Even if a worker is partially or fully at-fault for their accident, they are still covered so long as the accident occurred on the job while performing work-related duties. Job-related accidents that occur off-site are also covered, such as deliveries, business meetings, and job-related teaching or training.

So, whether you are teacher, factory worker, grocery clerk, or doorman, you should be eligible for workers’ compensation benefits if you are injured in a job-related accident. To qualify for workers compensation benefits, you must be a paid employee, not an independent contractor.

Employees Versus Independent Contractors

Independent contractors are quite different than an employee, and the distinctions between them are important to understand when it comes to filing a workers’ compensation claim after being injured on the job. It is critical to speak with a workers’ comp lawyer in Indiana to learn your rights to such benefits before accepting any type of settlement or financial offer.

When considering your eligibility for workers compensation benefits after a job-related injury, you must ask yourself, “am I an employee or an independent contractor?” The answer will determine which type of workers’ compensation insurance coverage, if any, you receive.

There are tests used to determine if a person is an employee or an independent contractor, regardless of what the employer calls that person.

Worker Compensation Case and Third-Party Liability Case at the Same Time

An example of this would be a pizza delivery person injured making a delivery by being rear-ended by another vehicle.  The employee would have both a worker compensation claim and a claim against the person who rear-ended their vehicle.

Are you looking for a skilled Indiana workers’ compensation lawyer for help with your recent job-related accident or injury? Contact the Law Office of Craven, Hoover, and Blazek P.C. at 317-881-2700 to get your free case evaluation set up as soon as possible. Speak with an experienced workplace injury attorney over the phone, via online conferencing, or in person at our Indianapolis personal injury law firm.

Related Posts:

Do I Notify OSHA if Injured at Work Due to a Safety Violation?
What to Do After Being Injured in an Industrial Accident in Indiana
Steps to Take After Being Injured in a Ride Share Accident

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An Explanation of Scheduled and Unscheduled Losses for Workers’ Comp Claims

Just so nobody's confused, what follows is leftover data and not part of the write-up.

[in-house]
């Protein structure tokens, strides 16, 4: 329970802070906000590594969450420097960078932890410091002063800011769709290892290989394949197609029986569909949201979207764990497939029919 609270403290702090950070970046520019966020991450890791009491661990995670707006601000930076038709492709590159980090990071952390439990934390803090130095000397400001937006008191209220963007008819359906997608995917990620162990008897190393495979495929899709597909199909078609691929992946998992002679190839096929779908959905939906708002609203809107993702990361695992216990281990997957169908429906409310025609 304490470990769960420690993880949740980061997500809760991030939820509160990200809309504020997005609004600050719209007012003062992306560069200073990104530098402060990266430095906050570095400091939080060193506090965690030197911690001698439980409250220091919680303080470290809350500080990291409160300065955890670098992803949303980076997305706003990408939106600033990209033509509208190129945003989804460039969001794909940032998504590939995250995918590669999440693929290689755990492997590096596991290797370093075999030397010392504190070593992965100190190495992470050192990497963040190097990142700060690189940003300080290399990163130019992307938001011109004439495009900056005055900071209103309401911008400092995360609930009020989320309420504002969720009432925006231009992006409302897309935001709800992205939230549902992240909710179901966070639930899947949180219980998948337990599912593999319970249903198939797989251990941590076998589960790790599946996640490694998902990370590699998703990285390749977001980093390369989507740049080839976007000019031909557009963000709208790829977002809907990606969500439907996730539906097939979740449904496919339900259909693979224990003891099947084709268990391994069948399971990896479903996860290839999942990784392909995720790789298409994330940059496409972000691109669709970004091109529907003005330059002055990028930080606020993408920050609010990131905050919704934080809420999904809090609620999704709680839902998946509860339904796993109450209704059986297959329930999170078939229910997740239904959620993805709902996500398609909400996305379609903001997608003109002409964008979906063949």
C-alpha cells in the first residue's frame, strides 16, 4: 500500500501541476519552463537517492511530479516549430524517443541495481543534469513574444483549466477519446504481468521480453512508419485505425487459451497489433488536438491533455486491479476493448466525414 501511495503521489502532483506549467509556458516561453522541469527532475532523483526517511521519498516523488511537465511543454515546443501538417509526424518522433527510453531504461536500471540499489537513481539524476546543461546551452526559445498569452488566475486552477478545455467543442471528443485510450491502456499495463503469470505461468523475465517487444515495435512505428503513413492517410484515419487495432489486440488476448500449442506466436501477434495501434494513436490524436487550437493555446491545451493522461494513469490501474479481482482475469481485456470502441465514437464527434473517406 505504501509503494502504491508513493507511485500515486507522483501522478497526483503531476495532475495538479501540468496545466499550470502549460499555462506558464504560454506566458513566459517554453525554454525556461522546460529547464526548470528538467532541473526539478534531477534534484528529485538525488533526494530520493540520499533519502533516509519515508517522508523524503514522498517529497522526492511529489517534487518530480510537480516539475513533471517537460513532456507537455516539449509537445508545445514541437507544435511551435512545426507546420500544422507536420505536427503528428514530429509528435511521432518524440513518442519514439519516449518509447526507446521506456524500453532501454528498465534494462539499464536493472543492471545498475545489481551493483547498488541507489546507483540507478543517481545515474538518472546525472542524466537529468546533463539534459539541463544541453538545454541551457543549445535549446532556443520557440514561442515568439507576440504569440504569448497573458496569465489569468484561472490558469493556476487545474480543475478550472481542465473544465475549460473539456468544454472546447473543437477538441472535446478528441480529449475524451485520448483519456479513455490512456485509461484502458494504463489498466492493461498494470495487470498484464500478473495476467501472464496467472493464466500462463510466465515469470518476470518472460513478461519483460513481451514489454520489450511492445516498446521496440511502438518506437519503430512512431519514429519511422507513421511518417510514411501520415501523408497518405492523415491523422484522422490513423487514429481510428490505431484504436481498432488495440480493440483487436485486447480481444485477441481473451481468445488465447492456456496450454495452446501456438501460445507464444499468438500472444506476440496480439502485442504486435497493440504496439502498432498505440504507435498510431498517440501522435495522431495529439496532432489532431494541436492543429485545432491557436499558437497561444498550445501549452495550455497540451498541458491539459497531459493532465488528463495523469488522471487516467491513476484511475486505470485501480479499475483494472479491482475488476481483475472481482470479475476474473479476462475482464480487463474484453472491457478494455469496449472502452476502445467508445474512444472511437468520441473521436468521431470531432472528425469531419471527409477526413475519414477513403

As discussed in an earlier blog regarding workers’ compensation payments, Indiana provides two forms of Permanent Partial Impairment (PPI) benefits referred to as scheduled loss benefits and unscheduled loss benefits. If you were recently injured at work, and as a result have suffered a permanent disability, these benefits might play a vital role in your future.

Continue reading to learn more about scheduled and unscheduled loss benefits, as well as, how to get a free consultation to discuss your rights to compensation after a workplace injury.

Workers Compensation
Indianapolis Workers Compensation Lawyers 317-881-2700

Permanent Partial Impairment (PPI)

Permanent partial impairment benefits are paid in addition to 125 weeks of total temporary disability (TTD) benefits, however, total temporary disability benefits that are paid over 125 weeks are deducted from permanent partial impairment payments. Furthermore, such benefits are not granted until a patient reaches maximum medical improvement. Maximum medical improvement means the patient has healed as much as possible, and no further treatment will improve their condition.

Scheduled Loss Benefits

Scheduled loss benefits are granted to workers who are subjected to amputation or lose full function of a body part. These benefits are not based on weekly earnings, but rather, each scheduled injury is assigned a “degree” that represents a monetary value to which a person is entitled. Indiana publishes a yearly schedule of degrees for impairment on the Workers’ Compensation Board website. As of 2017, the Indiana schedule of degrees for impairment is the following:

➤ Between 1 and 10 Degrees = $1,750 per degree
➤ Between 11 and 35 Degrees = $1,952 per degree
➤ Between 36 and 50 Degrees = $3,186 per degree
➤ 51 Degrees and Above = $4,060 per degree

The schedule determines how much a victim receives in benefits depending on the body part affected. Common body parts listed on Indiana’s schedule include arms, legs, hands, fingers, thumbs, feet, toes, and ears. Thumbs, for instance, are assigned a 12 degree value. Arms below the elbow are set at 40 degrees, while arms above the elbows are set at 50 degrees. Hands are also 40 degrees, and legs above the knee joint are 45 degrees. To see the full list of scheduled body parts for Indiana, review the state’s workers’ compensation laws in Indiana Code Ann. § 22-3-3-10.